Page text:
State import monopolyNo.
Exports and Export Proceeds
Repatriation requirementsExport proceeds must be repatriated and sold in the foreign exchange market within a maximum of 60 to 360 days, depending on the types of products involved (in accordance with the terms stipulated by the Secretariat of Industry, Commerce, and Mines). In addition to the term stipulated by the Secretariat, the BCRA may stipulate a repatriation period of 10 business days. On March 25, 2003, this period was reduced to 5 business days, and it was subsequently extended to 30 business days on March 27, 2003, and to 90 days on May 6, 2003. Proceeds from exports of capital and finished goods may be repatriated within up to three years if they are covered by a guarantee from banks abroad in the form of an LC or letter of guarantee. Export proceeds need not be repatriated for (1) exports that have received specific exemptions under law or executive decrees and have been contracted with the government; (2) exports that are to be used to settle export advances or service principal and interest on export financing and prefinancing loans; (3) exports that have been earmarked to service properly recorded financial contracts that include a guarantee in effect on or since November 30, 2001 (subject to BCRA approval); and (4) proceeds from exports that will be used to repay principal on financial liabilities to foreign entities outstanding on November 30, 2001, that have been restructured on terms exceeding five years on average (subject to BCRA approval).
Surrender requirementsEffective May 6, 2003, the requirement to surrender certain export proceeds to the BCRA was lifted. Surrender requirements apply only to operations settled outside the terms established in the exchange regulation at an exchange rate in effect on the due date of the transaction if that rate is lower than the rate on the day of actual settlement. Previously, exporters were required to surrender export proceeds exceeding a threshold to the BCRA at the market rate; effective January 16, 2003, this threshold was raised to the equivalent of US$1 million (previously, US$200,000) and the surrender requirement for receipts from export financing and advance payments was eliminated.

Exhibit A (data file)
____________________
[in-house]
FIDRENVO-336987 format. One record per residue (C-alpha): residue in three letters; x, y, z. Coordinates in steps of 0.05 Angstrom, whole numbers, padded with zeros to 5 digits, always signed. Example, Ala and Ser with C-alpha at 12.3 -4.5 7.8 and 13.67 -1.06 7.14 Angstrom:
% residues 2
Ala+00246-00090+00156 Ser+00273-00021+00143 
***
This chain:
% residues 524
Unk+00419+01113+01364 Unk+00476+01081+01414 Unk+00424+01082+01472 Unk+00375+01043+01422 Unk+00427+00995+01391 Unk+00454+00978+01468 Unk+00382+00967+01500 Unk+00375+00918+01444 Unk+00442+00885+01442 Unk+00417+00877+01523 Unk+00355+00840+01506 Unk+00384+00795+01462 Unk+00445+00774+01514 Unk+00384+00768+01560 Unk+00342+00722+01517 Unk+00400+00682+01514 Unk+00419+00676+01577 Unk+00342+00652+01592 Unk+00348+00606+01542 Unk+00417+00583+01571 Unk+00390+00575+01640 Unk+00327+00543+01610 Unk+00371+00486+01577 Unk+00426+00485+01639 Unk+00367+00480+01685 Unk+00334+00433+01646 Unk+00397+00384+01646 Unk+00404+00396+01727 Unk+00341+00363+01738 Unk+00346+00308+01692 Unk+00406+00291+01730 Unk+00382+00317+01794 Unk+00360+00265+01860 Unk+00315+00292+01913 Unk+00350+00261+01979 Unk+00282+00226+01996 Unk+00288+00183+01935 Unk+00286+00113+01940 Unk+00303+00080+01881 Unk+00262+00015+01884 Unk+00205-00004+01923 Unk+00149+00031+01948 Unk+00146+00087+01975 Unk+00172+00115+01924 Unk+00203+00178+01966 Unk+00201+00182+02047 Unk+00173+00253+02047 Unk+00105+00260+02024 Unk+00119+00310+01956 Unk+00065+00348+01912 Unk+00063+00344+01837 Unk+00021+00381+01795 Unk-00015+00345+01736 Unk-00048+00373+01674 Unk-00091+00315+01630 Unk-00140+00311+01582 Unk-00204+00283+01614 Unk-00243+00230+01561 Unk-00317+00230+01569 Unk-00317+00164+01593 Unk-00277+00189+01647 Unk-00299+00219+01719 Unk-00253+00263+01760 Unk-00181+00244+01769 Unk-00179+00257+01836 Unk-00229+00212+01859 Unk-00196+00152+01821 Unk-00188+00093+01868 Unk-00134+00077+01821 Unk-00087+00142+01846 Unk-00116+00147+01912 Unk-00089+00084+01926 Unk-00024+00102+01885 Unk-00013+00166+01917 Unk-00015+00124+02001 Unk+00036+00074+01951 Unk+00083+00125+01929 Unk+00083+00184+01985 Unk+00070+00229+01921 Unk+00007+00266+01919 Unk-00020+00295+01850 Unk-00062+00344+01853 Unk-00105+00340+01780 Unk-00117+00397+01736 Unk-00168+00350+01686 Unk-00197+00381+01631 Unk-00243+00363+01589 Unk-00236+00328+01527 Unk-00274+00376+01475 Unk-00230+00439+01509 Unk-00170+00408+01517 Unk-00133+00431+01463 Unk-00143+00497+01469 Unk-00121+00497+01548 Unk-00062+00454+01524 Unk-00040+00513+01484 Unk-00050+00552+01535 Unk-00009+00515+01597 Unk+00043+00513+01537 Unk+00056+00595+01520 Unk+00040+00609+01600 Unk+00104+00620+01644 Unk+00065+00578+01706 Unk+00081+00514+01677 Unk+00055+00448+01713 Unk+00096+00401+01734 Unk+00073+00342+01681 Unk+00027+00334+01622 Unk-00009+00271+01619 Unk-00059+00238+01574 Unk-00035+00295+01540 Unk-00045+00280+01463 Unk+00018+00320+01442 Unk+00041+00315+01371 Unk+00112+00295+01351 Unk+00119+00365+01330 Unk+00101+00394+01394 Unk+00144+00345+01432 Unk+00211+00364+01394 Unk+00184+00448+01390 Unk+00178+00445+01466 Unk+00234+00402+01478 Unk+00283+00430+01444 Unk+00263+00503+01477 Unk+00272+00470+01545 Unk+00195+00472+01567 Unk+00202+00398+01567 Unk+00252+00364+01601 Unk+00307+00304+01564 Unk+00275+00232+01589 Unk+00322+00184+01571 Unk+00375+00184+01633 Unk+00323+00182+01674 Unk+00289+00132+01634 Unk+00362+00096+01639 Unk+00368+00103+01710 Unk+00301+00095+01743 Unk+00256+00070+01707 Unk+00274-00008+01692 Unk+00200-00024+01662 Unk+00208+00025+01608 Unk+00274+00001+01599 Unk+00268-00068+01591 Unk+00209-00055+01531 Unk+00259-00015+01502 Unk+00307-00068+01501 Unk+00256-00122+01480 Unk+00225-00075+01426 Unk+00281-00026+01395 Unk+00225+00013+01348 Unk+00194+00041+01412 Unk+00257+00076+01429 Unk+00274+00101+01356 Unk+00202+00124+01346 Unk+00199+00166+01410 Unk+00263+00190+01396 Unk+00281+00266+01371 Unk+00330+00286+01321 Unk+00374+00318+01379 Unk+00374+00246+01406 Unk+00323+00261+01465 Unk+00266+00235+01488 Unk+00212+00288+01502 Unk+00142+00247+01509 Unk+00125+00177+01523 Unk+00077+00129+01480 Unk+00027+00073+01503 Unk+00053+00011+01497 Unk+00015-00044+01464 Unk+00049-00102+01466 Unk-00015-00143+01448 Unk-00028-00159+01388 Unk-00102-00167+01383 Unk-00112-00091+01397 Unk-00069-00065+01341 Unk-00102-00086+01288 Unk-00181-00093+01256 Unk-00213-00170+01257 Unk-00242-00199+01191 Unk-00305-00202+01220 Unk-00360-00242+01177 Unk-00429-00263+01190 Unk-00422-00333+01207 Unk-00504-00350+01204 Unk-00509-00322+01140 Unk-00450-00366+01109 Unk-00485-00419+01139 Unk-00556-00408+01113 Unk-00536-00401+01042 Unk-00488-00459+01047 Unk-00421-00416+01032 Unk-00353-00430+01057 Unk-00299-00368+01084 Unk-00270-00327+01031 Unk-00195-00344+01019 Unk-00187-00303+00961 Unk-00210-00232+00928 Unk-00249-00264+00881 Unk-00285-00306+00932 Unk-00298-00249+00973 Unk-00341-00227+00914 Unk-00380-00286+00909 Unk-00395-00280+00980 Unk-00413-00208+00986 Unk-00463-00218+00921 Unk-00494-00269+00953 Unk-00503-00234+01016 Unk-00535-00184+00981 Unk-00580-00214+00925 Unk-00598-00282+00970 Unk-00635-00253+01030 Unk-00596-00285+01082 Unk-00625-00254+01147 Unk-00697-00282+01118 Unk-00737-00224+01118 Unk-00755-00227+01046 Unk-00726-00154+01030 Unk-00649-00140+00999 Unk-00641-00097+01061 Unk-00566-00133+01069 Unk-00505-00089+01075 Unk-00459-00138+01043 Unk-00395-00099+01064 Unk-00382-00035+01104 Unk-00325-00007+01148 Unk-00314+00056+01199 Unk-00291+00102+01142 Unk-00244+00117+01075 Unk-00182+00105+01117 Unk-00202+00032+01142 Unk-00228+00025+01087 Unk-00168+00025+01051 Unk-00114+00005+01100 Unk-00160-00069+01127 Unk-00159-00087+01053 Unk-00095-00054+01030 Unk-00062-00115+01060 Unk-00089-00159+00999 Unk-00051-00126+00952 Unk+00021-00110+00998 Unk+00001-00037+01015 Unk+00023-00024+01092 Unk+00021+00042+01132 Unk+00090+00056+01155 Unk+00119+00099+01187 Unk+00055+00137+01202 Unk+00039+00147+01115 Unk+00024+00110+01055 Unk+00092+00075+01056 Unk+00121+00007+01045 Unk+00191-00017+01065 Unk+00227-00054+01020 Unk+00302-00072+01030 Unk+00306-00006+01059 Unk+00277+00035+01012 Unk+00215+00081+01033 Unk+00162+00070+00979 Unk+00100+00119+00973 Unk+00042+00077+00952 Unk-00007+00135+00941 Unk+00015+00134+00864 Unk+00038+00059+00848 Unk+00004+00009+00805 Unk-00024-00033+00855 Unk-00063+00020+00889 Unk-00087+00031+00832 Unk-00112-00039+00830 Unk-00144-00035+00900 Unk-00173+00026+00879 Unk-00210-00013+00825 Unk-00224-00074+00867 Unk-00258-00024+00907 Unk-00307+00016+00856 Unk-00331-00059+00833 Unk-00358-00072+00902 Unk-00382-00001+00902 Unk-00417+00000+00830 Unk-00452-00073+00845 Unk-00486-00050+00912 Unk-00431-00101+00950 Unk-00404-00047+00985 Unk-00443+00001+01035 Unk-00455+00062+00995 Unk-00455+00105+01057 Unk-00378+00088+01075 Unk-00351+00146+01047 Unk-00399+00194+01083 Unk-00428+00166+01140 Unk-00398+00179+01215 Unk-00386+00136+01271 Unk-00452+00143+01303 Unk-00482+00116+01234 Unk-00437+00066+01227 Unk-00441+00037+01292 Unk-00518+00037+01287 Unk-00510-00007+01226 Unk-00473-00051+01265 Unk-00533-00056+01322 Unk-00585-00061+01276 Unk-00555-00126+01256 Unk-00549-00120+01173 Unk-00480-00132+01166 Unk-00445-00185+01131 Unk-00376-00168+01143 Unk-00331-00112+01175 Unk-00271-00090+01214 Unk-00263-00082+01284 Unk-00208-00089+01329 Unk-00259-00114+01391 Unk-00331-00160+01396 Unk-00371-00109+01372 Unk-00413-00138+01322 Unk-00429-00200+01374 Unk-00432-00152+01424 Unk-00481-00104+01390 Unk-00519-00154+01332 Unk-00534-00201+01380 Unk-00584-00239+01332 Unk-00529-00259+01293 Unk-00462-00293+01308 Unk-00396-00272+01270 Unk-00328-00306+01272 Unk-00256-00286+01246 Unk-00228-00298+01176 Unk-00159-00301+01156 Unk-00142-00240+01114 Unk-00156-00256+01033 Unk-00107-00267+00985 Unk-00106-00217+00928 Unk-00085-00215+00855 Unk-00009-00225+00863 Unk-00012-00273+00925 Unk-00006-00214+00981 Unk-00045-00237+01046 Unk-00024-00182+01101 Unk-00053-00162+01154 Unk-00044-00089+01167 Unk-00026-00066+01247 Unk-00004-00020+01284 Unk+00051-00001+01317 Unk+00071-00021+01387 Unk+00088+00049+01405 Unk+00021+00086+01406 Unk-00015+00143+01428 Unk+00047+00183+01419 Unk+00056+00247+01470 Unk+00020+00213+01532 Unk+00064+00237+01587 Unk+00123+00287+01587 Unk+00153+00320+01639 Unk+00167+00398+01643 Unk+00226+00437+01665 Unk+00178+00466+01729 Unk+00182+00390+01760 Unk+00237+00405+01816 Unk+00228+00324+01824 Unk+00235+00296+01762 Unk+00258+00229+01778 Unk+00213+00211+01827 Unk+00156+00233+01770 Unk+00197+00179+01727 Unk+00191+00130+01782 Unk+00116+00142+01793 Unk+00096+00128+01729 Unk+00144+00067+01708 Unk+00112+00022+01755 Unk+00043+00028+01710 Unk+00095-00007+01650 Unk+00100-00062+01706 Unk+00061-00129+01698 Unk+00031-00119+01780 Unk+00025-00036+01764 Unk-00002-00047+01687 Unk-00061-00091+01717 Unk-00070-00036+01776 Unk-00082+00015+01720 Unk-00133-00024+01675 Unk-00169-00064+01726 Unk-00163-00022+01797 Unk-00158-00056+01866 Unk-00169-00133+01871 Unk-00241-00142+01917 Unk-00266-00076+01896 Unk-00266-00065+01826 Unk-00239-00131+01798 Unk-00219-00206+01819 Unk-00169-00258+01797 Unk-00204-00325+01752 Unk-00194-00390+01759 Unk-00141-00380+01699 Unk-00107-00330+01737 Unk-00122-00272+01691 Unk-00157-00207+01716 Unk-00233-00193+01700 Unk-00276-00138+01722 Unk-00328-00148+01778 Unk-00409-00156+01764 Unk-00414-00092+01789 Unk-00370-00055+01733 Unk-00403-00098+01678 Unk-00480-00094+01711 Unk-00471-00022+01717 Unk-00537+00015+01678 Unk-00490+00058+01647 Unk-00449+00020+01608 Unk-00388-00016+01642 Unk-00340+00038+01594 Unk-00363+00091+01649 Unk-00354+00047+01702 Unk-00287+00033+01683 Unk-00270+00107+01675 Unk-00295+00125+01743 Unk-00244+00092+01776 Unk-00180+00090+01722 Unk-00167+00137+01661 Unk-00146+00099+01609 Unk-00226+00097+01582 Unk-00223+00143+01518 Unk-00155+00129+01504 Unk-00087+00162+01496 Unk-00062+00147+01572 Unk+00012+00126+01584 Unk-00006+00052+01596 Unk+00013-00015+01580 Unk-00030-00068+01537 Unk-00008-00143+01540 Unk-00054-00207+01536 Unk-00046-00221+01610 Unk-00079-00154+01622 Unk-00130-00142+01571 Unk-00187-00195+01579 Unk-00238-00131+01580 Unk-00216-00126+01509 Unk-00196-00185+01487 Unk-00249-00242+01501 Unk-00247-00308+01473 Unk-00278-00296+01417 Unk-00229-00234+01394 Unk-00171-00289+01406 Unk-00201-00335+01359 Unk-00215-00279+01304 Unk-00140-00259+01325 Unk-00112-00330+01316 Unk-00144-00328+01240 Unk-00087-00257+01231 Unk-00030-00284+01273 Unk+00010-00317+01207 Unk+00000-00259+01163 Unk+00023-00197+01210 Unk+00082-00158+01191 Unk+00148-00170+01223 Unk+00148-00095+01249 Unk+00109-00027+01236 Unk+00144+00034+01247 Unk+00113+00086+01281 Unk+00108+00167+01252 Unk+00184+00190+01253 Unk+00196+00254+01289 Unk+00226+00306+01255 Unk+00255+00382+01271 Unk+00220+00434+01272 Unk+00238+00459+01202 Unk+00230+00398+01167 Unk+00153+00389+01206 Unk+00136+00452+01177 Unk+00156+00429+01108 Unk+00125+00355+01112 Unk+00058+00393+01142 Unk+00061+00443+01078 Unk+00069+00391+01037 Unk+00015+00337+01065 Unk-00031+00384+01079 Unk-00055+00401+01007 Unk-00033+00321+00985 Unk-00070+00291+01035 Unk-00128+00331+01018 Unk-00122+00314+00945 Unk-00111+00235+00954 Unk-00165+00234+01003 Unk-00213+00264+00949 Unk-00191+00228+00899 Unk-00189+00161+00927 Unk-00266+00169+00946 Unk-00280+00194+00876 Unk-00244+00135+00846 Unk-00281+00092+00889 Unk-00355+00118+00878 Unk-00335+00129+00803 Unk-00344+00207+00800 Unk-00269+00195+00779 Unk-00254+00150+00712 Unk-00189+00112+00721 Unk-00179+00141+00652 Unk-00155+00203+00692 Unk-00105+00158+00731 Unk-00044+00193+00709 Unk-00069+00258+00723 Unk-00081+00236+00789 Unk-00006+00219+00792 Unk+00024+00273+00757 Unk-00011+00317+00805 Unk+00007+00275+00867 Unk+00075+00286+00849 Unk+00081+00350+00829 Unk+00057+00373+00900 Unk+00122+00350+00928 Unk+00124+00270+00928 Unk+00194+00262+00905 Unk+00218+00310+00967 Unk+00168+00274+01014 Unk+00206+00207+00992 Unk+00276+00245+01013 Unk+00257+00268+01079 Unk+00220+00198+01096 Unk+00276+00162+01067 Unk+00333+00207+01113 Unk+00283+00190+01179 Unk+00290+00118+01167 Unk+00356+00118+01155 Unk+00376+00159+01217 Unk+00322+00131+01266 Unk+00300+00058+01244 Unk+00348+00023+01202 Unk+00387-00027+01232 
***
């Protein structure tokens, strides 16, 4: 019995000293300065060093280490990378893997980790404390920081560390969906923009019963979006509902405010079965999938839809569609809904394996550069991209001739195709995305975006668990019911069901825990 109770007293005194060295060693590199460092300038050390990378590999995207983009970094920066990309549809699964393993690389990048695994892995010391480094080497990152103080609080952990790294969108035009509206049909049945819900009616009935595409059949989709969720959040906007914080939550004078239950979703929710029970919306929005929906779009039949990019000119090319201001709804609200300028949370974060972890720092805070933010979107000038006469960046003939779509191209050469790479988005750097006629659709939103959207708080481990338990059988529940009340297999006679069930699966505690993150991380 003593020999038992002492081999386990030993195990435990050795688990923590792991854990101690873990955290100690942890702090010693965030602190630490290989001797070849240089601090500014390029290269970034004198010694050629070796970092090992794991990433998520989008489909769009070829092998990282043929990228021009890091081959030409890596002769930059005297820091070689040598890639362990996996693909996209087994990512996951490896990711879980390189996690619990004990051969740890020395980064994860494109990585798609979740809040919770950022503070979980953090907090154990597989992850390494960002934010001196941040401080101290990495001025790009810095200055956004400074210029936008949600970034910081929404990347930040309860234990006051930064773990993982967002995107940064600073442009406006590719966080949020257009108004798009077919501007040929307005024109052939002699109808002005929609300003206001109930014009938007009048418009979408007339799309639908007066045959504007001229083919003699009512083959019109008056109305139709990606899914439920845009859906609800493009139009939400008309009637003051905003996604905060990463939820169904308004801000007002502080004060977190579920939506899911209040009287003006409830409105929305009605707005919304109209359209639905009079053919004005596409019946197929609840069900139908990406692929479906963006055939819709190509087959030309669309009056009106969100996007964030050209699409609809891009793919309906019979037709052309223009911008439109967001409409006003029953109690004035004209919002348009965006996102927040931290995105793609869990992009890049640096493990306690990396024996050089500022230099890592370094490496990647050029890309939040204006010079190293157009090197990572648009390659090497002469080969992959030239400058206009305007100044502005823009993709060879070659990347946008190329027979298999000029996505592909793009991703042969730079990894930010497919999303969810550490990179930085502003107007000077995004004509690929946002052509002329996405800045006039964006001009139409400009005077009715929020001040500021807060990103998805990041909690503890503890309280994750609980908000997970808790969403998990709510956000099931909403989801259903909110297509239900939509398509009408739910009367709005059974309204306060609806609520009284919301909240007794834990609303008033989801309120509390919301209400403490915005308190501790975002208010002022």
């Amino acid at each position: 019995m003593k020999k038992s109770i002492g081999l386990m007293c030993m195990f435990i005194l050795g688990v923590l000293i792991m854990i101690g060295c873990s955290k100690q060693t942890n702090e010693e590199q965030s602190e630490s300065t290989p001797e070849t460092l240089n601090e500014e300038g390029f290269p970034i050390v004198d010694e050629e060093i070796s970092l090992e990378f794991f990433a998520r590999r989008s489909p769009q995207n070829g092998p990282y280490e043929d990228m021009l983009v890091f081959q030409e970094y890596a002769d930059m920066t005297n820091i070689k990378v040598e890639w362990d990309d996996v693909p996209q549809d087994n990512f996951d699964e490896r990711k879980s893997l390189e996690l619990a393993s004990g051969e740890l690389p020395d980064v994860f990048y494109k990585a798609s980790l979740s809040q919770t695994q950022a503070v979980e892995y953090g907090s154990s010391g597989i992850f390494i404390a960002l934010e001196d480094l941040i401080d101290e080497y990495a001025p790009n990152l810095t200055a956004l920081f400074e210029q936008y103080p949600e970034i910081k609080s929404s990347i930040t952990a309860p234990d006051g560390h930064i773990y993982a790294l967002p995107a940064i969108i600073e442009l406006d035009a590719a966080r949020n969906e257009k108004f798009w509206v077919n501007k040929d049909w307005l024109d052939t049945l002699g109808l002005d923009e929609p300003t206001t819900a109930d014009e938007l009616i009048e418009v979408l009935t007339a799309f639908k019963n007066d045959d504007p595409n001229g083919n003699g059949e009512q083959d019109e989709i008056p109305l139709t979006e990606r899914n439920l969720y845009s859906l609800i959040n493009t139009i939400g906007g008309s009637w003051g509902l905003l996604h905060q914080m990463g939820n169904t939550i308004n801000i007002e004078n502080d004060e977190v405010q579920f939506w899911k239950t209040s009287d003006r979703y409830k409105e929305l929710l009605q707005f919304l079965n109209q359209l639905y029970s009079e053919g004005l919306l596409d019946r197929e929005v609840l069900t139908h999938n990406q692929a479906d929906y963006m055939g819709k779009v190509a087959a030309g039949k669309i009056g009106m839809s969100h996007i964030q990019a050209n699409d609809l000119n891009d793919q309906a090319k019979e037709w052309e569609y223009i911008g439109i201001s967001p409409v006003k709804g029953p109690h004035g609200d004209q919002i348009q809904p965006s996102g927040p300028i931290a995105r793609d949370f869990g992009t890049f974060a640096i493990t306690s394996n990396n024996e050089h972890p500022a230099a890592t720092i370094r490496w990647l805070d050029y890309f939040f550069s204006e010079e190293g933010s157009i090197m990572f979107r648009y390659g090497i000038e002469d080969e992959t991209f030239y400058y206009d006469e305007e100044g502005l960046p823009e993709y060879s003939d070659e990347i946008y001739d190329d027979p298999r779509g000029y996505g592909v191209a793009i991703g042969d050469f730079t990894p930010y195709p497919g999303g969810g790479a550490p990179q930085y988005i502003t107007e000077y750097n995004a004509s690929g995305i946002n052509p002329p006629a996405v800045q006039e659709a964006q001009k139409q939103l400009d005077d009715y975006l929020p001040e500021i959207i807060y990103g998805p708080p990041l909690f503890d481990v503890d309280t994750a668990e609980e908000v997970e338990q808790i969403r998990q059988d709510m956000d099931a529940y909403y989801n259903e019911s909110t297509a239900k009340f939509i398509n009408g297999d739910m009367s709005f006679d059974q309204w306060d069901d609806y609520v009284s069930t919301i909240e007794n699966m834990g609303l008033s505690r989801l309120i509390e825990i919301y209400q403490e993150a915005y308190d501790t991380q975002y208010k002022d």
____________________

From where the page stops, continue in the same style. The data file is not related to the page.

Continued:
Financing requirementsNo.
Documentation requirementsNo.
Export licenses
Without quotasLicenses are required for exports of arms, sensitive goods, and military materials.
With quotasThere are quantitative restrictions on exports of protected animal species.
Export taxesExport duties ranging from 5% to 20% apply to all exports, except for some fuels.
Payments for Invisible Transactions and Current Transfers
Controls on these transfersEffective January 1, 2003, no restrictions apply on payments for current transfers. Previously, a limit applied to purchase of foreign exchange without prior authorization.
Investment-related payments
Prior approvalEffective January 1, 2003, payments of profits, dividends, or interest do not require prior approval. Previously, prior approval was required to make interest payments on bonds and financial obligations on local government debt. In addition, prior authorization of the BCRA was required for remittance of profit and dividends.
Other payments
Prior approvalEffective January 1, 2003, no restrictions apply on payments of reinsurance. Previously, payments of reinsurance premiums required prior verification from the National Superintendency of Insurance of the validity of the payment.
Proceeds from Invisible Transactions and Current Transfers